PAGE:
Why did you want a Big Brother?
Sammy: I wanted to do something after school. Ryan does a good job keeping me busy.
Why do you think so many boys want Big Brothers?
Sammy: It’s fun because you get to do stuff with your Big Brother and go anywhere you want if it’s okay with them. And you can try new experiences. I did some stuff with Ryan that I didn’t do before – like laser tag and badminton. He taught me how to play real badminton.
Ryan: I also taught you how a wedding worked. We spent a whole hour talking about weddings and watching proposal videos.
How would you describe your relationship?
Sammy: We’re bros. Ryan is funny. Ryan, remember in Costco, when you were supposed to sit on one of those exercise machines and you almost fell backwards?
Ryan: (laughing) Oh yeah. It was one of those ones where you lean back and bring your legs up, so I laid in it and I went flying. Sammy just ran away. He was too embarrassed to be around me. But being serious, my favourite part about hanging out with Sammy is his urge to learn; he’s always asking questions. Plus he’s got a great attitude about things. Like his basketball tryouts. He told me: “I didn’t make the team but I got 6th place!” He’s optimistic about everything.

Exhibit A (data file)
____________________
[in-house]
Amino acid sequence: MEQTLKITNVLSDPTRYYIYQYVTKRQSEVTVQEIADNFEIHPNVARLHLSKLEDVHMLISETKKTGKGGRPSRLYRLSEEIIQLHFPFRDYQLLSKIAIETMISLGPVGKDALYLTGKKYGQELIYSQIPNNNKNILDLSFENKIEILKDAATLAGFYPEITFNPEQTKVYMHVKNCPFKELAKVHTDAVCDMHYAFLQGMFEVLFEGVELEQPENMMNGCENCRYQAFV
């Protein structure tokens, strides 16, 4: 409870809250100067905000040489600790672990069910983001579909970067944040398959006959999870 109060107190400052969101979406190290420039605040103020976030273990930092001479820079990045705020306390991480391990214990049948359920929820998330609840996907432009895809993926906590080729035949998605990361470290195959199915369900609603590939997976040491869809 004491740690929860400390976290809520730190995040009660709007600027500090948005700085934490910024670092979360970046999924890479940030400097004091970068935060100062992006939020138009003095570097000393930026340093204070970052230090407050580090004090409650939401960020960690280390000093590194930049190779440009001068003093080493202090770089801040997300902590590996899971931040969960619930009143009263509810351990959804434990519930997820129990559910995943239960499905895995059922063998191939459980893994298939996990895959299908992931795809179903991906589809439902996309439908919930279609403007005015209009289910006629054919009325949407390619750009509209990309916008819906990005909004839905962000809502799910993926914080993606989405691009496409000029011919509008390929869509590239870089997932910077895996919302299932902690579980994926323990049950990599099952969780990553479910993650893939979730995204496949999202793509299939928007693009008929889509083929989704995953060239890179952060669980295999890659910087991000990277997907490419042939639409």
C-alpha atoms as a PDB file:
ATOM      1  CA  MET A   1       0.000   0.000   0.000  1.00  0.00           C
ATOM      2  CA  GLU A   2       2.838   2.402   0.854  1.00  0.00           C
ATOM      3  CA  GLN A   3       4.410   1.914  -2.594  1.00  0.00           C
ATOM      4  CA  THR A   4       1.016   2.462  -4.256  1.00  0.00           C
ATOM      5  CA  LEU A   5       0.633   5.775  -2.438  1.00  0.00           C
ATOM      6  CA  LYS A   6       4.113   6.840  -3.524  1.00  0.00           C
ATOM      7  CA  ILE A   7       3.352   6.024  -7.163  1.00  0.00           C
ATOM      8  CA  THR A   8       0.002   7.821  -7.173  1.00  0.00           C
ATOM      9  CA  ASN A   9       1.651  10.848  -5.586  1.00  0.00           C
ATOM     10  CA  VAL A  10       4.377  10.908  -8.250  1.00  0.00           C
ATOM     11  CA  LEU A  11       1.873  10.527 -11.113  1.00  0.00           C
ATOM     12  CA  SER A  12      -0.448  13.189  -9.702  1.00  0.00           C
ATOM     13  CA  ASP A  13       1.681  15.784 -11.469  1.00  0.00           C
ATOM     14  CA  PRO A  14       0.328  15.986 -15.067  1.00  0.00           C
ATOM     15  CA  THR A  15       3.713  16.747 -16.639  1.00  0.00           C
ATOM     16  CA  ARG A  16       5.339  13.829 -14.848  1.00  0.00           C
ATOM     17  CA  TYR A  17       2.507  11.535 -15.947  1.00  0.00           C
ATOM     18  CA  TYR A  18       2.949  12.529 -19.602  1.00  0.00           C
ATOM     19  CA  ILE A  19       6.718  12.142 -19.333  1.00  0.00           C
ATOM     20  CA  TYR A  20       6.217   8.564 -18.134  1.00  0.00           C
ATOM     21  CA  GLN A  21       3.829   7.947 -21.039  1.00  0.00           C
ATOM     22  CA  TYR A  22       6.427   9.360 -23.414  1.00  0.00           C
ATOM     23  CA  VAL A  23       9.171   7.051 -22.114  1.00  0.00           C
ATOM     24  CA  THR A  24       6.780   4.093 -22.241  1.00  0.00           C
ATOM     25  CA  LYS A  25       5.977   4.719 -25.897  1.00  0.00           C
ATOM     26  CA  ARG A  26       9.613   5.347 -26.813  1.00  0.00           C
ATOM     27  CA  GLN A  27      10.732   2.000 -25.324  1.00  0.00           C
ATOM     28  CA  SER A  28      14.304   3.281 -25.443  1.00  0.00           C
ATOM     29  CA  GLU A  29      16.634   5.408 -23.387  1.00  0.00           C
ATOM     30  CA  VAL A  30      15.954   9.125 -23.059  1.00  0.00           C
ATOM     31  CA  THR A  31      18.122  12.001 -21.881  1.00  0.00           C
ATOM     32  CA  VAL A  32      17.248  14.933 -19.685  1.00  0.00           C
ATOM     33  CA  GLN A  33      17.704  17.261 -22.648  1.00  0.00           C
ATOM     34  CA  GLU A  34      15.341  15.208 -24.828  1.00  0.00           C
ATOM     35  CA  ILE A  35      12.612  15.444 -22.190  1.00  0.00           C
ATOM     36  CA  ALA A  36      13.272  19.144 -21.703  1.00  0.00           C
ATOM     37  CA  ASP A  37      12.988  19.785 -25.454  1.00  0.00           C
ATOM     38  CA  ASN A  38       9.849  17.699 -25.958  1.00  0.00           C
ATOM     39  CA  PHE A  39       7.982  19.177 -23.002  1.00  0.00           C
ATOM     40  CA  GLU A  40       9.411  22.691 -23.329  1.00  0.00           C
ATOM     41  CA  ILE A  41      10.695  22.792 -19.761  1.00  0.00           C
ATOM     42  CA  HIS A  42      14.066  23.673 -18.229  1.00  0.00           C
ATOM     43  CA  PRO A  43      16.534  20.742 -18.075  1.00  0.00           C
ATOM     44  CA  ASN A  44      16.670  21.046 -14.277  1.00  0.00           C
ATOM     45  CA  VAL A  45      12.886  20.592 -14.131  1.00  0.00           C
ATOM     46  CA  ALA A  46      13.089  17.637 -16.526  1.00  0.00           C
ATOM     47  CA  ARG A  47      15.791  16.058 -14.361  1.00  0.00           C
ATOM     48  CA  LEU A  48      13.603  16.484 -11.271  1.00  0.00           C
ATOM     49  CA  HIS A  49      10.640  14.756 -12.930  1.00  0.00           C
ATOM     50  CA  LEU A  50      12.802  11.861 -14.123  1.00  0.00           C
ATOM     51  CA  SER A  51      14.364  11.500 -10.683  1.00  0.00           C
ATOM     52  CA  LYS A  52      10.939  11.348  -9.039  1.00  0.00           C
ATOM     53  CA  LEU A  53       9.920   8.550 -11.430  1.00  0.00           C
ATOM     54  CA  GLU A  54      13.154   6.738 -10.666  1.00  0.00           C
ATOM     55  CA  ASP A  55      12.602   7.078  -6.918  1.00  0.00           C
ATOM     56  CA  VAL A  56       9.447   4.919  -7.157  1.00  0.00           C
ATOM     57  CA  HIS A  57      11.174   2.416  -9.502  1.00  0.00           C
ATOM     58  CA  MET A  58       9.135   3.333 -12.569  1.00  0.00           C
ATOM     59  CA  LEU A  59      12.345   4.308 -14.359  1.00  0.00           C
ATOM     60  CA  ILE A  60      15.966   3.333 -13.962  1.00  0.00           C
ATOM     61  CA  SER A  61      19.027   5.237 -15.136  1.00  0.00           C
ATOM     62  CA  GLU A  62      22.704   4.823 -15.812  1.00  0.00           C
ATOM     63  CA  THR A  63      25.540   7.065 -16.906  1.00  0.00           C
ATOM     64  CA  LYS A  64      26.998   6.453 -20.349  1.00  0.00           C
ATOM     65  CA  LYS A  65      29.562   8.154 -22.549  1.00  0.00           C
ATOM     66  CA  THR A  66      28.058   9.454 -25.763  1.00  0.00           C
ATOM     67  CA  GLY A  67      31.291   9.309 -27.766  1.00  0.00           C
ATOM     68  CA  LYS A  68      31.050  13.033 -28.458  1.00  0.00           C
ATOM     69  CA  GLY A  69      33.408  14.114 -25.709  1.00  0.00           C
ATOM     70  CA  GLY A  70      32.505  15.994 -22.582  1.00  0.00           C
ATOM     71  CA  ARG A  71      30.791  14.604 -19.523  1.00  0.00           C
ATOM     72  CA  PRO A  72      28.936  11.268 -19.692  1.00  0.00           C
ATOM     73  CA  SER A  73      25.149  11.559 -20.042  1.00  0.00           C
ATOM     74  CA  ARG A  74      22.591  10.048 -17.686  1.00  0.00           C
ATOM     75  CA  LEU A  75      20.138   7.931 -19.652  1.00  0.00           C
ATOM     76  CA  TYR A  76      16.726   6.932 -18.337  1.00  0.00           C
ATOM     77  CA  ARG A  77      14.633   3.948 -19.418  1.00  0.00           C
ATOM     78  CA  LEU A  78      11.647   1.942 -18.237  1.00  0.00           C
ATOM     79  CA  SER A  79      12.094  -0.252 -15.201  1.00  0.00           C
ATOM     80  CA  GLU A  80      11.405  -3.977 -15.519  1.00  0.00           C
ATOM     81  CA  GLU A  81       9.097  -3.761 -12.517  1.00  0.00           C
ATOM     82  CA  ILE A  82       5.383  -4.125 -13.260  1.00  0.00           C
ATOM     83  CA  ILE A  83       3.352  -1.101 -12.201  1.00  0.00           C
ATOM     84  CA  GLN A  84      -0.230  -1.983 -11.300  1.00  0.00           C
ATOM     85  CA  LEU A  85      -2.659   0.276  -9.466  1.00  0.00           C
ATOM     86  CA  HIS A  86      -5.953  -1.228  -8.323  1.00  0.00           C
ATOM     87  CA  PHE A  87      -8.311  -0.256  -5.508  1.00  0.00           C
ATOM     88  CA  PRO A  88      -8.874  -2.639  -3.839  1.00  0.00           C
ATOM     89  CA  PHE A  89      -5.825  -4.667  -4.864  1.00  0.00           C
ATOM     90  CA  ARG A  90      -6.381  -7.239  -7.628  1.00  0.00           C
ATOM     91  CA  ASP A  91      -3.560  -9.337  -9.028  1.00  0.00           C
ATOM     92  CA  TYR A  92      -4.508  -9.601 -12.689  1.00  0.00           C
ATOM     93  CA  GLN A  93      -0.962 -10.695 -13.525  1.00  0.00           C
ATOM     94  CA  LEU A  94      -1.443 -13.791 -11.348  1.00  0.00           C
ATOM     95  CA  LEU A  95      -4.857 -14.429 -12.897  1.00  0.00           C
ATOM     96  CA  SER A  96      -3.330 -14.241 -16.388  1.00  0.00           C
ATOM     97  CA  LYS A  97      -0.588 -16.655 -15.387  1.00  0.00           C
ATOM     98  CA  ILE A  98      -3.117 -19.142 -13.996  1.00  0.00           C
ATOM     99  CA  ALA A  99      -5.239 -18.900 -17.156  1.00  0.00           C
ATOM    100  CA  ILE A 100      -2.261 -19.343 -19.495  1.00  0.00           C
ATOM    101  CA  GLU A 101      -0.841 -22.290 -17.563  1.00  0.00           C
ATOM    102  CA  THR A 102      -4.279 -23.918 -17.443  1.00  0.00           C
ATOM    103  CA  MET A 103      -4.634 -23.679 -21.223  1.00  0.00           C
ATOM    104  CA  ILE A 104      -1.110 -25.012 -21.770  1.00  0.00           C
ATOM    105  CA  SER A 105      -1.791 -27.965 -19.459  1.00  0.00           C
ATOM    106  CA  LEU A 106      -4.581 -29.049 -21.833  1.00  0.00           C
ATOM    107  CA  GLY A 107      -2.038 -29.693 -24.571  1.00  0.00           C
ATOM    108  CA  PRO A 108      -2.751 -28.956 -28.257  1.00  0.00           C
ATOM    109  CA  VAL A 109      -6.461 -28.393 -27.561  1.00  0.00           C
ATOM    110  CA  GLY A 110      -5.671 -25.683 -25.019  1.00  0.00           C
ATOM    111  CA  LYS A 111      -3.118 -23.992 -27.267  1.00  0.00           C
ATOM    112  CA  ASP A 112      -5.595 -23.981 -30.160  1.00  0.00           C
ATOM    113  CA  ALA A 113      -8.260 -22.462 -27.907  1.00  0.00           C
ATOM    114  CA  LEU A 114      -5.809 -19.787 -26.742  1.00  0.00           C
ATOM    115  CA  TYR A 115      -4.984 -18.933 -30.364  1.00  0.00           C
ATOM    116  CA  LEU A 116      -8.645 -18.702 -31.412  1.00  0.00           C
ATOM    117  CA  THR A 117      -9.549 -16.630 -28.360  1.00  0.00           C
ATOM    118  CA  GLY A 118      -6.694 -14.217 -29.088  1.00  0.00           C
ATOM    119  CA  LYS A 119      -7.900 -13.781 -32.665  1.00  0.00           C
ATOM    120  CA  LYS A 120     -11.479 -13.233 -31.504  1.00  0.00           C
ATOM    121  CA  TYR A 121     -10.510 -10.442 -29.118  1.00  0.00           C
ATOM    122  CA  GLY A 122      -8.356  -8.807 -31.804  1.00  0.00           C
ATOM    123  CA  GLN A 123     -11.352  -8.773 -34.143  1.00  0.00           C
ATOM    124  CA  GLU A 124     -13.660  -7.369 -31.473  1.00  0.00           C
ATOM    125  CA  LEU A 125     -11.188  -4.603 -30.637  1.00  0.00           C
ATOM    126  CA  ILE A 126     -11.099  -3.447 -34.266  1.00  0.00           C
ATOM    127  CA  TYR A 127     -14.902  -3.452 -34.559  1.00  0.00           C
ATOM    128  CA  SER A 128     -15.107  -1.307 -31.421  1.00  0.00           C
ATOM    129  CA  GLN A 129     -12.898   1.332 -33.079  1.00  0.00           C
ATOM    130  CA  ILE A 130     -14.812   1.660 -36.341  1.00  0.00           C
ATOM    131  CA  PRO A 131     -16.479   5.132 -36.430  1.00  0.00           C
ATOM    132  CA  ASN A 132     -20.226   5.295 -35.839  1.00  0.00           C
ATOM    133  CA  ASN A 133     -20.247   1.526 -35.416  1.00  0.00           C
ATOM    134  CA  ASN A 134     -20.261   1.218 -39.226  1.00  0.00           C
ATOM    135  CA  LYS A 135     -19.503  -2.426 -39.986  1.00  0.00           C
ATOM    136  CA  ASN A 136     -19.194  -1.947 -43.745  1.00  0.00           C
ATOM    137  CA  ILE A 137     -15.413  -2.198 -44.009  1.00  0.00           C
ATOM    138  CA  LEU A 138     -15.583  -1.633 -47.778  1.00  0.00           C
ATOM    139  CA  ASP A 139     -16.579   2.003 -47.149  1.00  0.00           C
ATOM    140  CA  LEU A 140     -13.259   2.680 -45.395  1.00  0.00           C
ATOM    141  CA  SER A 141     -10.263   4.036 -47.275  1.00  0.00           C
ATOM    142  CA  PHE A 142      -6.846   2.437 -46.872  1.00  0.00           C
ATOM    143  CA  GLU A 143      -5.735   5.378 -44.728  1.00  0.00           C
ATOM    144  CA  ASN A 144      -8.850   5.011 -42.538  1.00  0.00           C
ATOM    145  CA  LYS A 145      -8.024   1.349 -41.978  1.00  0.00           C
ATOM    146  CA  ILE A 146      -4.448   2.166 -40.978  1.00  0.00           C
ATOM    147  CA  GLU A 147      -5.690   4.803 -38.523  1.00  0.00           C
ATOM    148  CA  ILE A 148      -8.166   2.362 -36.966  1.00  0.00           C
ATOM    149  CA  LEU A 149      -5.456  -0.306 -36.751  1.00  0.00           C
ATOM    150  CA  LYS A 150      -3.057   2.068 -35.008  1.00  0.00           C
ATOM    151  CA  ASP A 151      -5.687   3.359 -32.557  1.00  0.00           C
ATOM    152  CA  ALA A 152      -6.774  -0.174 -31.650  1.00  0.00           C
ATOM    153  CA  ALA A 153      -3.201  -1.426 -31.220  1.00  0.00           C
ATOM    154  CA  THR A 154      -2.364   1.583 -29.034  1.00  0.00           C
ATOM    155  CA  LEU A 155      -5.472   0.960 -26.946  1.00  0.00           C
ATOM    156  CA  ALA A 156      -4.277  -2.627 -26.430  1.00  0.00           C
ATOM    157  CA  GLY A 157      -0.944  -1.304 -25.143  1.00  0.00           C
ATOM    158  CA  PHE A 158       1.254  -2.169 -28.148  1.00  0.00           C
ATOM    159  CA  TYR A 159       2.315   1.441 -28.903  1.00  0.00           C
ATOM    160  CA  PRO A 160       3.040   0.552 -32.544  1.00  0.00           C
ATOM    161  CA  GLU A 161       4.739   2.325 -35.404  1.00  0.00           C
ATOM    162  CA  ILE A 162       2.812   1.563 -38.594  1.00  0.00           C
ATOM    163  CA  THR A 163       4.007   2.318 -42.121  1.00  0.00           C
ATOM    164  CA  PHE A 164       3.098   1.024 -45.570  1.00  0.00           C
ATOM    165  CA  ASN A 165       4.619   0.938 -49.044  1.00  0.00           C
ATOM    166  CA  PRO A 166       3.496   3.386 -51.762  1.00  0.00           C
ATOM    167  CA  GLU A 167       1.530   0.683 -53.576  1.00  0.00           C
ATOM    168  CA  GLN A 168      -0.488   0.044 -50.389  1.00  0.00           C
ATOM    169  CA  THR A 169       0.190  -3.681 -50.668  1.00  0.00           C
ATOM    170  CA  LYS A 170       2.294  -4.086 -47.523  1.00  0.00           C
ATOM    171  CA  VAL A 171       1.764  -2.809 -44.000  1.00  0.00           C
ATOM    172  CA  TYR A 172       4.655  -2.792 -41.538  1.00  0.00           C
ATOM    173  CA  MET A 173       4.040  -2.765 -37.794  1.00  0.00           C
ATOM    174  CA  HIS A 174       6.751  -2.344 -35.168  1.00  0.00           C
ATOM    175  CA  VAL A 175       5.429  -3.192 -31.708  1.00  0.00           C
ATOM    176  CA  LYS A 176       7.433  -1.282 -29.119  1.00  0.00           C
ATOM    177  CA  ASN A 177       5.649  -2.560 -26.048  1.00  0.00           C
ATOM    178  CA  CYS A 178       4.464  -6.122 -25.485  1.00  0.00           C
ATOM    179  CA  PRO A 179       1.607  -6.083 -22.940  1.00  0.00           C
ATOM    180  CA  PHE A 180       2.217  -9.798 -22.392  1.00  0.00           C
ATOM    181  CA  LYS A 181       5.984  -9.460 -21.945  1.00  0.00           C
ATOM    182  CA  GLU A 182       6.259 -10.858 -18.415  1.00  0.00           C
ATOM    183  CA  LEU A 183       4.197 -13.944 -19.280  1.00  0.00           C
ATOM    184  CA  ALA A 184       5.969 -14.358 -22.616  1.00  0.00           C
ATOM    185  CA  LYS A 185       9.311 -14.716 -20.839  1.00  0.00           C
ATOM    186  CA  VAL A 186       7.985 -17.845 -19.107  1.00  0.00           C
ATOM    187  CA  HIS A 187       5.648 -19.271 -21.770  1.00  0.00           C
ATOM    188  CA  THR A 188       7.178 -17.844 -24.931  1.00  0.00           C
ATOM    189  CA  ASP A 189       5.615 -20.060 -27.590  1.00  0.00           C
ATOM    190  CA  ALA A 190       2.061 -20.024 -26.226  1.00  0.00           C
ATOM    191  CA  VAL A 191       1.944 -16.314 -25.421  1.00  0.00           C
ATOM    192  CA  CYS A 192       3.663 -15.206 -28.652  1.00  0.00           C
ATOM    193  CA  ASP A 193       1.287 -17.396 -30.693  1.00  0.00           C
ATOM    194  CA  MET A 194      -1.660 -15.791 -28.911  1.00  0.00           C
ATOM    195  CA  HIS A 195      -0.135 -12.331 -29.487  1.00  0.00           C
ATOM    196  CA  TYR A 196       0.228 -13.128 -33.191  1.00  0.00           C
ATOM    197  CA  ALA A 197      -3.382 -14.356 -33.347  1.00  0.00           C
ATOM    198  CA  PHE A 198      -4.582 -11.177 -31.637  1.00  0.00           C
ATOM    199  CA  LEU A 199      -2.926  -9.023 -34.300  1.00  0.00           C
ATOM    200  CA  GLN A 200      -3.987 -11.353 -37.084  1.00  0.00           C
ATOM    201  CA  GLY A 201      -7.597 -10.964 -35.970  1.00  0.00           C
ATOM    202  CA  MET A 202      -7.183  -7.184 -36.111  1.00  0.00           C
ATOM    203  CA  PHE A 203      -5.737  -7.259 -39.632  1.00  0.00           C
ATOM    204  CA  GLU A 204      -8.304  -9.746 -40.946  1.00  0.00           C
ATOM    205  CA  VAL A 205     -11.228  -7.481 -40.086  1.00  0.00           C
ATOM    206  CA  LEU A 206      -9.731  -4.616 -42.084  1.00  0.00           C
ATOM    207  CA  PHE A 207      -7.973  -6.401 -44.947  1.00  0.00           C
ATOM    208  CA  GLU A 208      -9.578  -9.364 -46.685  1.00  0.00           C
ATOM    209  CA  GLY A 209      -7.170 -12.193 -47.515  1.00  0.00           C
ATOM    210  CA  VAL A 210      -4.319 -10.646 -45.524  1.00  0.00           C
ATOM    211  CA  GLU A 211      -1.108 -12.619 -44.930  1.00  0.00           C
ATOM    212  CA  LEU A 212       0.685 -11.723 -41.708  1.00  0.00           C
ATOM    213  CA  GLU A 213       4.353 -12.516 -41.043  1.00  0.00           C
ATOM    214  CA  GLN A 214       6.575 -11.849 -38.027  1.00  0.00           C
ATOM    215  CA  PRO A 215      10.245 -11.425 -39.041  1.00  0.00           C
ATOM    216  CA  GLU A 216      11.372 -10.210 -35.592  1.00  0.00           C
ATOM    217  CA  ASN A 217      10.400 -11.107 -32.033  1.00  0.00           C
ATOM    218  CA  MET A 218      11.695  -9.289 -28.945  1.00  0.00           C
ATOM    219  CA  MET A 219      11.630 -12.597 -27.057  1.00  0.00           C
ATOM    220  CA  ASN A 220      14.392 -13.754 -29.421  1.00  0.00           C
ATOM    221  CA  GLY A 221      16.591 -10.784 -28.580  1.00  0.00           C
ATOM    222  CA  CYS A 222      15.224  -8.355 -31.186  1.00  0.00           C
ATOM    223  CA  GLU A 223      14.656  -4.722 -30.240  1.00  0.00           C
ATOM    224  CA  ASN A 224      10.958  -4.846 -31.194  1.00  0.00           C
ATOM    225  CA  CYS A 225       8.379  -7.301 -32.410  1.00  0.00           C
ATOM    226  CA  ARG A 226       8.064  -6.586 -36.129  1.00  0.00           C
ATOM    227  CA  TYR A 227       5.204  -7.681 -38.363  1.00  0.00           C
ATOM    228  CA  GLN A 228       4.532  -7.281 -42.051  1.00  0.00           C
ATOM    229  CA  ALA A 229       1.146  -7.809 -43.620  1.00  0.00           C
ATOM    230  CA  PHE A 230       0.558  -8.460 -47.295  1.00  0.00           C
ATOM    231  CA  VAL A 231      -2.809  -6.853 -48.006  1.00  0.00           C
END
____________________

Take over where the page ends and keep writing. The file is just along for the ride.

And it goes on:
What is the biggest barrier to guys becoming Big Brothers?
Ryan: I think people worry a lot about commitment. It’s a matter of guys changing their mindset. You can work being a Big Brother into your lifestyle rather than needing to completely change your lifestyle. Just give it a shot!
To learn how you can become a Big Brother (or Sister), click here.
Fifth year Golden Bear Hockey player Brett Ferguson just became a volunteer with Boys & Girls Clubs Big Brothers Big Sisters as an In School Mentor to mentor Owen, a 4th grade student. Matched just over a month ago, the pair have quickly became best of friends. Watch the video below to hear about how Brett makes time for a Little, and how you can get involved.